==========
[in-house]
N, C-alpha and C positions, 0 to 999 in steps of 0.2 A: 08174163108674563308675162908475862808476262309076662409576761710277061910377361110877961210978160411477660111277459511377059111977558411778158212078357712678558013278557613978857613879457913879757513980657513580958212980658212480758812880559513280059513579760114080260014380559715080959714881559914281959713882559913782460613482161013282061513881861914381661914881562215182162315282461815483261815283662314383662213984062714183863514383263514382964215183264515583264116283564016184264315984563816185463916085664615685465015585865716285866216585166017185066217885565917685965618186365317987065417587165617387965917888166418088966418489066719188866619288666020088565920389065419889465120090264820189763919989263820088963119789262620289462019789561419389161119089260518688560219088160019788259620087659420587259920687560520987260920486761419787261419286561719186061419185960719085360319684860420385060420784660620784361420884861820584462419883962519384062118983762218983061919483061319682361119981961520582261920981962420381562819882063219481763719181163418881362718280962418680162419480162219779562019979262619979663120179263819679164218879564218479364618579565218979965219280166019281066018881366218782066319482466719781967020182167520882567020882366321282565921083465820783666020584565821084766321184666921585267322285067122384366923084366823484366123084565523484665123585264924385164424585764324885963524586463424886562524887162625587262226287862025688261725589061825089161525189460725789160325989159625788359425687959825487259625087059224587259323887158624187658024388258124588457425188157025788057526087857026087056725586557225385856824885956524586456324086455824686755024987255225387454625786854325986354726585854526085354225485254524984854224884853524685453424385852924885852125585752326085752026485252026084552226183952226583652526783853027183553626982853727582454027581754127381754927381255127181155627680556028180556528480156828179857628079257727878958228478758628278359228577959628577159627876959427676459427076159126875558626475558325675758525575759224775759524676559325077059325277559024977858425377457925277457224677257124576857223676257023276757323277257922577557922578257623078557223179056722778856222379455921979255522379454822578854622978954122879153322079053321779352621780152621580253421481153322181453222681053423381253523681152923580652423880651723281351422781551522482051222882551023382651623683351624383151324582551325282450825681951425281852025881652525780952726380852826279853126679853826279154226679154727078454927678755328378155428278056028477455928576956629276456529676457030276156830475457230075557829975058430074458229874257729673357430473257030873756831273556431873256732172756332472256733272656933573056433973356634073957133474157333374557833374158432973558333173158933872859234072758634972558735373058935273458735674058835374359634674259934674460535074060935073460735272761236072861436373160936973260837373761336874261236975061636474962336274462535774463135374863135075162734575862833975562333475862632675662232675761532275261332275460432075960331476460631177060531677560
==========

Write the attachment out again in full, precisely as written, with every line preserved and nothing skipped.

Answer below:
[in-house]
N, C-alpha and C positions, 0 to 999 in steps of 0.2 A: 08174163108674563308675162908475862808476262309076662409576761710277061910377361110877961210978160411477660111277459511377059111977558411778158212078357712678558013278557613978857613879457913879757513980657513580958212980658212480758812880559513280059513579760114080260014380559715080959714881559914281959713882559913782460613482161013282061513881861914381661914881562215182162315282461815483261815283662314383662213984062714183863514383263514382964215183264515583264116283564016184264315984563816185463916085664615685465015585865716285866216585166017185066217885565917685965618186365317987065417587165617387965917888166418088966418489066719188866619288666020088565920389065419889465120090264820189763919989263820088963119789262620289462019789561419389161119089260518688560219088160019788259620087659420587259920687560520987260920486761419787261419286561719186061419185960719085360319684860420385060420784660620784361420884861820584462419883962519384062118983762218983061919483061319682361119981961520582261920981962420381562819882063219481763719181163418881362718280962418680162419480162219779562019979262619979663120179263819679164218879564218479364618579565218979965219280166019281066018881366218782066319482466719781967020182167520882567020882366321282565921083465820783666020584565821084766321184666921585267322285067122384366923084366823484366123084565523484665123585264924385164424585764324885963524586463424886562524887162625587262226287862025688261725589061825089161525189460725789160325989159625788359425687959825487259625087059224587259323887158624187658024388258124588457425188157025788057526087857026087056725586557225385856824885956524586456324086455824686755024987255225387454625786854325986354726585854526085354225485254524984854224884853524685453424385852924885852125585752326085752026485252026084552226183952226583652526783853027183553626982853727582454027581754127381754927381255127181155627680556028180556528480156828179857628079257727878958228478758628278359228577959628577159627876959427676459427076159126875558626475558325675758525575759224775759524676559325077059325277559024977858425377457925277457224677257124576857223676257023276757323277257922577557922578257623078557223179056722778856222379455921979255522379454822578854622978954122879153322079053321779352621780152621580253421481153322181453222681053423381253523681152923580652423880651723281351422781551522482051222882551023382651623683351624383151324582551325282450825681951425281852025881652525780952726380852826279853126679853826279154226679154727078454927678755328378155428278056028477455928576956629276456529676457030276156830475457230075557829975058430074458229874257729673357430473257030873756831273556431873256732172756332472256733272656933573056433973356634073957133474157333374557833374158432973558333173158933872859234072758634972558735373058935273458735674058835374359634674259934674460535074060935073460735272761236072861436373160936973260837373761336874261236975061636474962336274462535774463135374863135075162734575862833975562333475862632675662232675761532275261332275460432075960331476460631177060531677560